Search and Seizure (Update 1)

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Since 1985 the Supreme Court has refined and expanded upon previously articulated exceptions to the search warrant requirement, the probable cause requirement, and the exclusionary rule. Few decisions have addressed novel issues or fashioned new approaches to the fourth amendment.

Earlier cases, beginning with camara v. municipal court, (1967) and terry v. ohio (1968), established that a warrant and probable cause may not be needed when a search is undertaken primarily for noncriminal purposes or is limited in scope. Rather, the essential criterion of the Fourth Amendment is "reasonableness," which requires balancing the intrusiveness of a particular category of search against the special law enforcement needs served by the search. In recent years, the Court has increasingly applied a balancing test to permit the government to conduct warrantless searches and searches with less than probable cause, in pursuit of special law enforcement interests aimed at particular groups, including government employees, schoolchildren, probationers, prisoners, and automobile owners.

Two recent decisions upholding government employee drug testing programs illustrate both the advantages and the difficulties of a balancing approach to the Fourth Amendment. Balancing is attractive because it permits the Court to give a full account of competing interests and to adjust constitutional limitations accordingly. In skinner v. railway labor executives association (1989), which upheld mandatory blood and urine testing of all railroad workers involved in train accidents or certain safety violations, the Court engaged in a two-stage analysis. First, the pervasively regulated nature of the railroad industry and railroad employees' awareness of the testing regime lessened the employees' reasonable expectation of privacy concerning their bodily fluids. Second, the government's interest in deterrence and detection of drug use by railroad workers, in order to ensure safety on the railroads, was sufficiently compelling to outweigh any residue of legitimate privacy expectations with respect to testing of bodily fluids.

The limitations of balancing analysis become apparent in a companion case, national treasury employees v. von raab (1989). At issue in Von Raab was a more sweeping program that required drug testing of all Customs Service employees hired or promoted into positions in which they would carry guns or come into contact with drugs. Yet Skinner—which, like all balancing opinions, was inherently fact-specific and conclusory—shed little light on how Von Raab should be resolved. Ultimately, a bare majority upheld the Customs Service program, concluding that the government's special need for honest "frontline offices" in the midst of a national illicit drug crisis outweighed any individual Customs Service employee's expectation of privacy. For Justice antonin scalia, in dissent, the balance came out differently in Von Raab because there was no record of a history of substance abuse in the Customs Service, as there had been in the railroad industry of Skinner. Yet others might strike the opposite balance, upholding the program in Von Raab but not that in Skinner, on the ground that the Customs Service program contained a significant internal limitation not present in the railroad program: that the government could not use drug test results in criminal prosecutions.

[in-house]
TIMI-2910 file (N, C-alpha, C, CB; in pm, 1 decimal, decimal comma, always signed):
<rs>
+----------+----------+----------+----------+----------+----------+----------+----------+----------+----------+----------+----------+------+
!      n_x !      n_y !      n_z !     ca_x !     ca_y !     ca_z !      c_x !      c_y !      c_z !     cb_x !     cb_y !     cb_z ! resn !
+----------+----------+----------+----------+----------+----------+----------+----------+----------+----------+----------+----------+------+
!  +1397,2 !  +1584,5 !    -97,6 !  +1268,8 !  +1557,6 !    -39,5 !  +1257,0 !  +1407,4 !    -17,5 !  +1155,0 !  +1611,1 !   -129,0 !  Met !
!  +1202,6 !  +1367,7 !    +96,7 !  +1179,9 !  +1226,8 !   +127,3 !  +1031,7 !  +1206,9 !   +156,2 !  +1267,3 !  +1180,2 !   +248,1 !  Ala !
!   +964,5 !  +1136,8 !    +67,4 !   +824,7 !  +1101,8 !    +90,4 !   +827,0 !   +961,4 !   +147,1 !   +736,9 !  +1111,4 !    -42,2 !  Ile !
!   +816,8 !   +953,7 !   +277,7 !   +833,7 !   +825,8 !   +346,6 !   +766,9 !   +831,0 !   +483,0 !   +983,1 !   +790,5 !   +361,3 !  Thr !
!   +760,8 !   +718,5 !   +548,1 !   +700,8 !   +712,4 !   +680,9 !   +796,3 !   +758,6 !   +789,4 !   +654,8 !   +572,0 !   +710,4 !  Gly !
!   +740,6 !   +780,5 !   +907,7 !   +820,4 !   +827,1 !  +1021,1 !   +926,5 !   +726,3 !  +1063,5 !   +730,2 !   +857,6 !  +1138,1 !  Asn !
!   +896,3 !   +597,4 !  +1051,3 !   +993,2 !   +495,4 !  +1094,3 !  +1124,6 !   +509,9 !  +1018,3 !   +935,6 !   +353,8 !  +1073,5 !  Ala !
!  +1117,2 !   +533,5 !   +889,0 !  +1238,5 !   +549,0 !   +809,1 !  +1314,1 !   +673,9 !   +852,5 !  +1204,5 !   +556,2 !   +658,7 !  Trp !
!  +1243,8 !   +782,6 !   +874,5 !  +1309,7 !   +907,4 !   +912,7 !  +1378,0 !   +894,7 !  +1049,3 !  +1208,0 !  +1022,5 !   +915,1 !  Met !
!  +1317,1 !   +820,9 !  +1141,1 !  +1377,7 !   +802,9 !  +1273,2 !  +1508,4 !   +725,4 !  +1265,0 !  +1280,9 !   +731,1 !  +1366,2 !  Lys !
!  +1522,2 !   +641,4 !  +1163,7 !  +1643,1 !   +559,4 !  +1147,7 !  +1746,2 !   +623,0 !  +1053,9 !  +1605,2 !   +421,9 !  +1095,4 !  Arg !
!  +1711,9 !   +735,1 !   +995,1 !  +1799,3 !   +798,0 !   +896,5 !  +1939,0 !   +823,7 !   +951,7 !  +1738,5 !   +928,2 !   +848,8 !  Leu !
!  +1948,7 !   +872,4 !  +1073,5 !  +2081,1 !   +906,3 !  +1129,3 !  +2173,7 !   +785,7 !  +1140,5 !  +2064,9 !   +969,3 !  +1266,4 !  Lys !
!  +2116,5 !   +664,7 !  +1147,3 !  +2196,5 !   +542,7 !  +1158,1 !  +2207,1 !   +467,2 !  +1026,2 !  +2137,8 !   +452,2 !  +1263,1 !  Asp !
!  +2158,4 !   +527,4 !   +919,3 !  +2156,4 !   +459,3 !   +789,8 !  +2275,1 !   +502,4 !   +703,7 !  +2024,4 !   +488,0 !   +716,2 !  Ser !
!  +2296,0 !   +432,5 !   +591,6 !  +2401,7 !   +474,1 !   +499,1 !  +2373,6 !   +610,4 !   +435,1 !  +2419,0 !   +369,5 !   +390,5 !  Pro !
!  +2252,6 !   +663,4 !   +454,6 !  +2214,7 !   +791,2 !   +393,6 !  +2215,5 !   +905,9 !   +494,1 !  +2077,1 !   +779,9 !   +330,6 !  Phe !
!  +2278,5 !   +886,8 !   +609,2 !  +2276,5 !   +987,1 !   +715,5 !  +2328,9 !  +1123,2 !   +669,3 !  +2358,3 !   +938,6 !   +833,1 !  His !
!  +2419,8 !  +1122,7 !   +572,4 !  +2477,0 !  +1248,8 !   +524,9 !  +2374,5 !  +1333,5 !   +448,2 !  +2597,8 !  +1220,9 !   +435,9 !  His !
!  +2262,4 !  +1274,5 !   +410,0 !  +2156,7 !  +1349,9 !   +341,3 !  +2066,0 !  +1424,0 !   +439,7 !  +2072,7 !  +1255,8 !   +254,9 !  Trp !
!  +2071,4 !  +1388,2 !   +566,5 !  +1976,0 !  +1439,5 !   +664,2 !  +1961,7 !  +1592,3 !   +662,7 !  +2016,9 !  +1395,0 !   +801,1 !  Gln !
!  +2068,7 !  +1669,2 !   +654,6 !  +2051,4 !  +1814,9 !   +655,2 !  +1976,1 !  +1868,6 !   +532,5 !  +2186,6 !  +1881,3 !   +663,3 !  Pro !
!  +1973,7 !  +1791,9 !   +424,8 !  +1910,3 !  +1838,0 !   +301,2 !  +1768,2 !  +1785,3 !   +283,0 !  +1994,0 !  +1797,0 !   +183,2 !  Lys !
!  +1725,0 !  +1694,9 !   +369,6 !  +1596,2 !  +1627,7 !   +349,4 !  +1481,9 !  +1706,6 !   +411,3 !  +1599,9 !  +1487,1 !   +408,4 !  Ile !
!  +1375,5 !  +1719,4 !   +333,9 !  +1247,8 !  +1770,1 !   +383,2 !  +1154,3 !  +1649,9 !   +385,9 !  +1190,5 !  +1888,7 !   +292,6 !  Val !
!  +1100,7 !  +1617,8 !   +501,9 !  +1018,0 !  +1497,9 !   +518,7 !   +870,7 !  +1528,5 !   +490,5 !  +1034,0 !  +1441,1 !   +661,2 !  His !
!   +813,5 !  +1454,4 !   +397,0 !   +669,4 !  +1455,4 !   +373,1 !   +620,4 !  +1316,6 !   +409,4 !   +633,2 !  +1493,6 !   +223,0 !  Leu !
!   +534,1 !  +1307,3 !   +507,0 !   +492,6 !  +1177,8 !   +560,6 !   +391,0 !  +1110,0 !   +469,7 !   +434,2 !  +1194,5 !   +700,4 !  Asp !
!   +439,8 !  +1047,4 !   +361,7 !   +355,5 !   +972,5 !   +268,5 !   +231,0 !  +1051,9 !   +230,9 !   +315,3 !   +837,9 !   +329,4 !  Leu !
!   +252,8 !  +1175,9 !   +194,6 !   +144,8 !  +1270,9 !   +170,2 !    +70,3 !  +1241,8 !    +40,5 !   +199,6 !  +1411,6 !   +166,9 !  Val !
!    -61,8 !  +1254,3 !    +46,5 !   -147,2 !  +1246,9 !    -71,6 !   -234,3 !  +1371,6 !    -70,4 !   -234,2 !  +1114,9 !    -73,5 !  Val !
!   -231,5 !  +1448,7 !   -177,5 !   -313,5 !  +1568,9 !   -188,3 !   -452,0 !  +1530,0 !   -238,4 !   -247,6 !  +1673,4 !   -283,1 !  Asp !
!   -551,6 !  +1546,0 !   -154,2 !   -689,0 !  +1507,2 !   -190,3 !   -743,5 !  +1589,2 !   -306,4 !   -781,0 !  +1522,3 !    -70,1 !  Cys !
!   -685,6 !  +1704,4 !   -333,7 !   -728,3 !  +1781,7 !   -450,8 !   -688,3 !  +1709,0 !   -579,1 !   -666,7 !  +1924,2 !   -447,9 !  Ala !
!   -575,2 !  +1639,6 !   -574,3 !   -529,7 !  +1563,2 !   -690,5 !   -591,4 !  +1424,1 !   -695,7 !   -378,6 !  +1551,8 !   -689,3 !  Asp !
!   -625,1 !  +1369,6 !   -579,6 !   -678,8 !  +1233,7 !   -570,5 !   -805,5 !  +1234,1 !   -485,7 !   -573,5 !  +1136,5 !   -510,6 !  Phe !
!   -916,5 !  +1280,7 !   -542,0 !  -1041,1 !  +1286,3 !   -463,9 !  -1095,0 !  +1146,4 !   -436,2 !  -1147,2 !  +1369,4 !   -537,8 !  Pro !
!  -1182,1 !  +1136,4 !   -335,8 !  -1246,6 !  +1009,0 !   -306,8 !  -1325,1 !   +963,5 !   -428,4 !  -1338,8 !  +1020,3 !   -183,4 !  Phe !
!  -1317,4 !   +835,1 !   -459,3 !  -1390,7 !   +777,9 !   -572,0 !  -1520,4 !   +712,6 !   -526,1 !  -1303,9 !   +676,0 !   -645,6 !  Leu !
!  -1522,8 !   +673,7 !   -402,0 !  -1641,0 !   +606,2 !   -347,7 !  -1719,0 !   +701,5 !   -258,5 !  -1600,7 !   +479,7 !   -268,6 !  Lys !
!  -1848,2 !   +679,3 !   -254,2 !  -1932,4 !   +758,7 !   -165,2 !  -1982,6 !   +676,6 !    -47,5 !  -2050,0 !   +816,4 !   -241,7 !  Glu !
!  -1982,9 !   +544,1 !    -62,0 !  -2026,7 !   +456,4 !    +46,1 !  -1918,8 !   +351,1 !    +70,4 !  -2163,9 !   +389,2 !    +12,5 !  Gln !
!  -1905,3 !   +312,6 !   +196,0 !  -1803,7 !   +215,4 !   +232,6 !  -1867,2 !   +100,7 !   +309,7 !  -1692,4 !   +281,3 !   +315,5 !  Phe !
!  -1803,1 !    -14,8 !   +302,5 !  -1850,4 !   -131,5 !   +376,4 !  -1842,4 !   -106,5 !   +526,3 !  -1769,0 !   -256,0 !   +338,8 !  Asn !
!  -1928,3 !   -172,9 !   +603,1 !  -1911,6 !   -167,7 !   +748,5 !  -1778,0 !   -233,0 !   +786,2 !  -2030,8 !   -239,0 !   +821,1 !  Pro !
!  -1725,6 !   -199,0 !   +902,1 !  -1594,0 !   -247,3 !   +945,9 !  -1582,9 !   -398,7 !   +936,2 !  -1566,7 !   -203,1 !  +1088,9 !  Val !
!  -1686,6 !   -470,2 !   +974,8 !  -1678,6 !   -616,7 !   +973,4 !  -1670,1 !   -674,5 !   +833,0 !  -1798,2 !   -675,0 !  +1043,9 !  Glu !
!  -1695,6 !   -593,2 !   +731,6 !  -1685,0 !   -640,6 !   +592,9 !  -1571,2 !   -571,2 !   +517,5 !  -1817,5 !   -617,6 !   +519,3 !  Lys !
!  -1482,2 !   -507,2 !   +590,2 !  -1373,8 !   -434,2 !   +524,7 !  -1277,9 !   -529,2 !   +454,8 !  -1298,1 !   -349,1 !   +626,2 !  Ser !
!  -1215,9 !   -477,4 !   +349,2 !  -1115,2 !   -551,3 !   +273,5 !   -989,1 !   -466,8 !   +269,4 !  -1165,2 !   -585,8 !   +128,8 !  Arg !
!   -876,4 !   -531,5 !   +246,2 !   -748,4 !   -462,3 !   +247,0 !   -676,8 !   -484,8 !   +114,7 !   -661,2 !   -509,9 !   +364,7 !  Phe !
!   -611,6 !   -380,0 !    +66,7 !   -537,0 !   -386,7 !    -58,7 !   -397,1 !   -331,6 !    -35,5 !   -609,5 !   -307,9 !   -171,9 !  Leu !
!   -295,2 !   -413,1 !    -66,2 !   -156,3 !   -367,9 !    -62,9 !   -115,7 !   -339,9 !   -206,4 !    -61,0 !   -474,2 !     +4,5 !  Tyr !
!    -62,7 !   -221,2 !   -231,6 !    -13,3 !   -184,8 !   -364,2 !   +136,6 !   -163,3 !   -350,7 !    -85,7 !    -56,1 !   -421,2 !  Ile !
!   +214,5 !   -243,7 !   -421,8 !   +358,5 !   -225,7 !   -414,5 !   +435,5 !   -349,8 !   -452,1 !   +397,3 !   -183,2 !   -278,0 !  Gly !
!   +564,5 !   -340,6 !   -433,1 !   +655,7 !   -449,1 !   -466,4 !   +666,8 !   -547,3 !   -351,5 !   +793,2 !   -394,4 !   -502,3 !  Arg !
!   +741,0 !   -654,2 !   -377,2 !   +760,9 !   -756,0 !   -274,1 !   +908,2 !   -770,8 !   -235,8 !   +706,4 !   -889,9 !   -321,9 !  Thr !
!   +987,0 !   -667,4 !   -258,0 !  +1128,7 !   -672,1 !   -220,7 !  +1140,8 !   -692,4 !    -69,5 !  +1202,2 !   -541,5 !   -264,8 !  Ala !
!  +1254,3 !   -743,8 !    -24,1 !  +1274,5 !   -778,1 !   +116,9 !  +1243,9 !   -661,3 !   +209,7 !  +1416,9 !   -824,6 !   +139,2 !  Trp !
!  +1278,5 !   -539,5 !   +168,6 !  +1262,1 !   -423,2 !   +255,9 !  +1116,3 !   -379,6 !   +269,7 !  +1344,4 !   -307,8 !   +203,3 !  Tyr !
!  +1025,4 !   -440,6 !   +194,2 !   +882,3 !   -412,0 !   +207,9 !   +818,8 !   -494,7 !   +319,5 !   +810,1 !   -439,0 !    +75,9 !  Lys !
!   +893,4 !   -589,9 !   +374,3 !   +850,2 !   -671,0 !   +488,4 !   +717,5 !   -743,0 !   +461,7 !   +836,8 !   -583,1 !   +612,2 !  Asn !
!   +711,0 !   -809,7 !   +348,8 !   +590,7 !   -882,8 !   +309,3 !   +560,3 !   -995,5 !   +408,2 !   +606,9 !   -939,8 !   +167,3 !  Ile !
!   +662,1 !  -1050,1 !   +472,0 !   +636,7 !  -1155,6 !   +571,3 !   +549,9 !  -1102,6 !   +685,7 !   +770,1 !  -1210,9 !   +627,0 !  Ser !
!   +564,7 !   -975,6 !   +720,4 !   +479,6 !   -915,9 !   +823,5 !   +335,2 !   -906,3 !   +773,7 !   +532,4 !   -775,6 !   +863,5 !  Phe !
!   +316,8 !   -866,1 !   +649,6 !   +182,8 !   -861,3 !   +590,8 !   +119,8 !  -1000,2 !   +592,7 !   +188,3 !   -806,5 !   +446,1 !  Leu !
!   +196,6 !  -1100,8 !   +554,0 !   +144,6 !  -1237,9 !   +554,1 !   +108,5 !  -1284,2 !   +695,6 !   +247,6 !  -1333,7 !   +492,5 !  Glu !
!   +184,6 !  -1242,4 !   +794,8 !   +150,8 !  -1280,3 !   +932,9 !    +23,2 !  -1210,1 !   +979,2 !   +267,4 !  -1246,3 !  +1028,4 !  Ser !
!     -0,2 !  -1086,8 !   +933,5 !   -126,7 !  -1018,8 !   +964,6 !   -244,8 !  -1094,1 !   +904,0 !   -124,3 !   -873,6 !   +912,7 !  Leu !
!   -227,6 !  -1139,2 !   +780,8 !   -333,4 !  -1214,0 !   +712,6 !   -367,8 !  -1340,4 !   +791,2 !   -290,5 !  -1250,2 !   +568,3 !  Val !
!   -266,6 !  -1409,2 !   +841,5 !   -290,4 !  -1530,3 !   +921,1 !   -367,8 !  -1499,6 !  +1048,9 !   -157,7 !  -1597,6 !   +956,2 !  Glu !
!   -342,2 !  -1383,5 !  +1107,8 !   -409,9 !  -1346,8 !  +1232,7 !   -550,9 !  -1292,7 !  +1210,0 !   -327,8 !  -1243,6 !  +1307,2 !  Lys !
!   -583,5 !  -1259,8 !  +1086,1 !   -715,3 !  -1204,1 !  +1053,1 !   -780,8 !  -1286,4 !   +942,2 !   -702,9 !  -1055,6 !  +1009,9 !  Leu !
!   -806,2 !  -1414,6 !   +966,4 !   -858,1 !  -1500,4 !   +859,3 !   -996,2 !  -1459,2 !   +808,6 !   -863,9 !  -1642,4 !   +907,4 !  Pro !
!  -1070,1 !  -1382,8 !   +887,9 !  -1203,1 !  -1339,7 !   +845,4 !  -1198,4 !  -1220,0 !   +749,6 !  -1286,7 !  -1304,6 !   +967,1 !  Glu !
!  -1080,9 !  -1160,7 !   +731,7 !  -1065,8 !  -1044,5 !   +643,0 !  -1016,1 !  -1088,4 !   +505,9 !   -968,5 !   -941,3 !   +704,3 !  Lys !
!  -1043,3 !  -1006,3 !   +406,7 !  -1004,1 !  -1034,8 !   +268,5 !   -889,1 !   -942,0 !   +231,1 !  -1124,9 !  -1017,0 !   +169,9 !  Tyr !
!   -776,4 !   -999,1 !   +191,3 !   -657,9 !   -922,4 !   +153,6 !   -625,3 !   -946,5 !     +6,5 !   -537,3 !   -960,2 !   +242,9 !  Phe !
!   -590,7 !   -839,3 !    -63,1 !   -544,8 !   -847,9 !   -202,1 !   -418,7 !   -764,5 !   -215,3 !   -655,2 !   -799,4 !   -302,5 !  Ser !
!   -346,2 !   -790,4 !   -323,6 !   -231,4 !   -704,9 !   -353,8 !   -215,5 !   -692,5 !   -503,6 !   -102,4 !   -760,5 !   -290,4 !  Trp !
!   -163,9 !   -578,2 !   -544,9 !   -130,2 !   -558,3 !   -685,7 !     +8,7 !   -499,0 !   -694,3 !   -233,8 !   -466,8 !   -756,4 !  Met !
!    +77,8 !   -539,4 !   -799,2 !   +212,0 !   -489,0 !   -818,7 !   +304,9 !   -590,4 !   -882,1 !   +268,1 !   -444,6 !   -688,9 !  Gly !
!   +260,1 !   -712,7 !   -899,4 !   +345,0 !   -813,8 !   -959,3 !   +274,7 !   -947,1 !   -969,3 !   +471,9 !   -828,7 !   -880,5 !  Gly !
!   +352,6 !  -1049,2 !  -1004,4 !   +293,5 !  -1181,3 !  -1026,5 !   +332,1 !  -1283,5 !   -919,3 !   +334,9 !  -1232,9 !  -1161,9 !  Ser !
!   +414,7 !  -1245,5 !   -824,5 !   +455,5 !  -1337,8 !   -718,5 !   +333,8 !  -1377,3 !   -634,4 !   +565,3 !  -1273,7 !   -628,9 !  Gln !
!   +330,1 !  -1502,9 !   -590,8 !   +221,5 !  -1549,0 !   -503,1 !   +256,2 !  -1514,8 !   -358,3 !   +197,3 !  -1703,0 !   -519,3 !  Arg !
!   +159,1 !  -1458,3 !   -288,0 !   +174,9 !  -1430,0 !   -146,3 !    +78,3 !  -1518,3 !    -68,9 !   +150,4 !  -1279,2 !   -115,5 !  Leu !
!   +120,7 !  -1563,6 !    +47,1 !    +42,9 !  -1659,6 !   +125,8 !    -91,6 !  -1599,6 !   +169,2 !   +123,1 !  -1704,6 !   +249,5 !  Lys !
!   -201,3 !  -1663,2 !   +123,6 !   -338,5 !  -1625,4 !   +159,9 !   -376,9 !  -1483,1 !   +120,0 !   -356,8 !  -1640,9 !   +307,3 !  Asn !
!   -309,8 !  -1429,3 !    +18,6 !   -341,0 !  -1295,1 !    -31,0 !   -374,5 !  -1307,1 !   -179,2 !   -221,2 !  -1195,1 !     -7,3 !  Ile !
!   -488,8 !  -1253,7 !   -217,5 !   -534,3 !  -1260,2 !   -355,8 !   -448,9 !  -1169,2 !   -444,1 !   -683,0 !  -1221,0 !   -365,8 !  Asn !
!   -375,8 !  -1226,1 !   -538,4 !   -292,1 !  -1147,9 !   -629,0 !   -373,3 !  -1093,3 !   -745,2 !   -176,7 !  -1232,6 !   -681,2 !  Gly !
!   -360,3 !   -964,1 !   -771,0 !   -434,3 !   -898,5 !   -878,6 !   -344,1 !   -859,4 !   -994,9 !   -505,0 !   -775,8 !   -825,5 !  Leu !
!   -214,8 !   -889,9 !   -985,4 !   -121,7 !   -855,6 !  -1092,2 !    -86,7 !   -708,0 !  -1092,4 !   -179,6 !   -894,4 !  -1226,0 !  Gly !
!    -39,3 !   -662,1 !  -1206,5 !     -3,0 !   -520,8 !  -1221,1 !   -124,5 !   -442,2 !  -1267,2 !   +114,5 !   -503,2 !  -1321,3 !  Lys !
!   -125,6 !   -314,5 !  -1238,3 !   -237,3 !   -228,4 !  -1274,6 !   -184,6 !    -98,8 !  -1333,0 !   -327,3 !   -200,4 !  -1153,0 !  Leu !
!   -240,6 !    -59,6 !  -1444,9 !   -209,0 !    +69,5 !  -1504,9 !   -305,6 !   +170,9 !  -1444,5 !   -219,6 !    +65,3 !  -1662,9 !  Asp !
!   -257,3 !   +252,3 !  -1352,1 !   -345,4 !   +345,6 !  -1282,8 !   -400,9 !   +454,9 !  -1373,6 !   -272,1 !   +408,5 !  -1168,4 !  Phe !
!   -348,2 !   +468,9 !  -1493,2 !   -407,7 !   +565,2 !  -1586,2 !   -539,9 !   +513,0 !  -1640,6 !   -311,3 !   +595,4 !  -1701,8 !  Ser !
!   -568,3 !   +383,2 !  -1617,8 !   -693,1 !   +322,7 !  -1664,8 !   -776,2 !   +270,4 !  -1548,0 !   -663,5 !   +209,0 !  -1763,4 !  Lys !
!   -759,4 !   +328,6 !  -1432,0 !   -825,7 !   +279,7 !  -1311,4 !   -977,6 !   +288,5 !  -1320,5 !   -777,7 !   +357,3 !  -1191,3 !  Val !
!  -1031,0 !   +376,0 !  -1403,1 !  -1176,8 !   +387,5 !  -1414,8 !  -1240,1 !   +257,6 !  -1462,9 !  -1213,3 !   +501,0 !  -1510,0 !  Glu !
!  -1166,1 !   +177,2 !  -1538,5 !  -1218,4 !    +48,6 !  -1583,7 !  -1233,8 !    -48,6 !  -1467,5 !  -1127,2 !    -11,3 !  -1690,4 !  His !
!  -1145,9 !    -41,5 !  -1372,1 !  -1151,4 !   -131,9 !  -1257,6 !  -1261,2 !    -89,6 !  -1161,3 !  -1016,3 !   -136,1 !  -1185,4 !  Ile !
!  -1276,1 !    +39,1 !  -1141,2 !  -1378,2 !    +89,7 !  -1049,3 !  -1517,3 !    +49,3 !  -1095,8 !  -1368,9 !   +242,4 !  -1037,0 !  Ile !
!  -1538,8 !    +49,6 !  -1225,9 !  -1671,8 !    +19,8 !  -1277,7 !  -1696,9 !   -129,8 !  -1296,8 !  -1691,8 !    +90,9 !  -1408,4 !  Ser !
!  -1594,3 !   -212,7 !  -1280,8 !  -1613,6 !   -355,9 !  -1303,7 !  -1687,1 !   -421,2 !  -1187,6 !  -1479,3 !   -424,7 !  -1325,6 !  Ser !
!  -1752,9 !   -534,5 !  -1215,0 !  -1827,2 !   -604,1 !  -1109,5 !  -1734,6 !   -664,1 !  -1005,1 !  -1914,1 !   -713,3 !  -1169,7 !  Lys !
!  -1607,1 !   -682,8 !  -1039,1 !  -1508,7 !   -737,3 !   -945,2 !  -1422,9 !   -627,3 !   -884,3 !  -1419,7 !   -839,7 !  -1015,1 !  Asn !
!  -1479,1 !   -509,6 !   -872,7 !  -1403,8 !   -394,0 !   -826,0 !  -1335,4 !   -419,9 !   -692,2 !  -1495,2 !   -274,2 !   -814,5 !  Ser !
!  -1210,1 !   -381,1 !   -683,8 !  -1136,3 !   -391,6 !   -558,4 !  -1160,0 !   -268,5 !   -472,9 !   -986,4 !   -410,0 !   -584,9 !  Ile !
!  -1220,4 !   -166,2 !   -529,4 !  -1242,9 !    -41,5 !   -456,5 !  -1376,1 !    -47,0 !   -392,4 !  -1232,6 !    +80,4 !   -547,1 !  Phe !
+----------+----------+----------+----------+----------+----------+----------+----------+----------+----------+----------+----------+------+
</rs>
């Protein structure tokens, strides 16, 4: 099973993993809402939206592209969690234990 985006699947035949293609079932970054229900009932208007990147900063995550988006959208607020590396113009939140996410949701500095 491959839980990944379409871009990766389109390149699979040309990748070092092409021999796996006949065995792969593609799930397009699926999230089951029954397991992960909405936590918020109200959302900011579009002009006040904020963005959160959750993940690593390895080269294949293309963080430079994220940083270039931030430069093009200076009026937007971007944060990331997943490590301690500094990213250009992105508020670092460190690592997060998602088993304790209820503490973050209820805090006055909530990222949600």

The Customs Service program is almost unique in actually prohibiting introduction of acquired evidence in criminal trials, but in several other recent search cases the Court has invoked government interests other than criminal prosecution. Noncriminal motivation was critical in the school search case newjerseyv. t. l. o. (1984). in the court's view, the special interest of school authorities in maintaining order permits them to search a student when there are "reasonable" grounds for believing the search will yield evidence of a violation of a law or a school rule and the search is not especially intrusive.T.L.O. expressly withheld judgment as to whether the police, as opposed to school officials, could likewise conduct school searches without a warrant and on less than probable cause. Yet, in New York v. Burger (1987), the Court permitted evidence seized from automobile junkyards in warrantless administrative searches conducted by police officers to be used for penal, as well as administrative, purposes because the two purposes were sufficiently related.

The government's interest in effective supervision of particular groups was also determinative in Griffin v. Wisconsin (1987), which held that probation officers may search probationers' homes if there are "reasonable grounds" to suspect a probation violation, and in O'Connor v. Ortega (1987), which held that government supervisors may search employee offices for "work-related purposes" (in this case, to investigate alleged misconduct). The Court has declined to establish an explicit middle-tier cause standard somewhere between probable cause and the Terry "reasonable suspicion" standard. Nevertheless, the "reasonable scope" test of T.L.O. may implicitly create such an intermediate standard governing focused searches for primarily noncriminal purposes.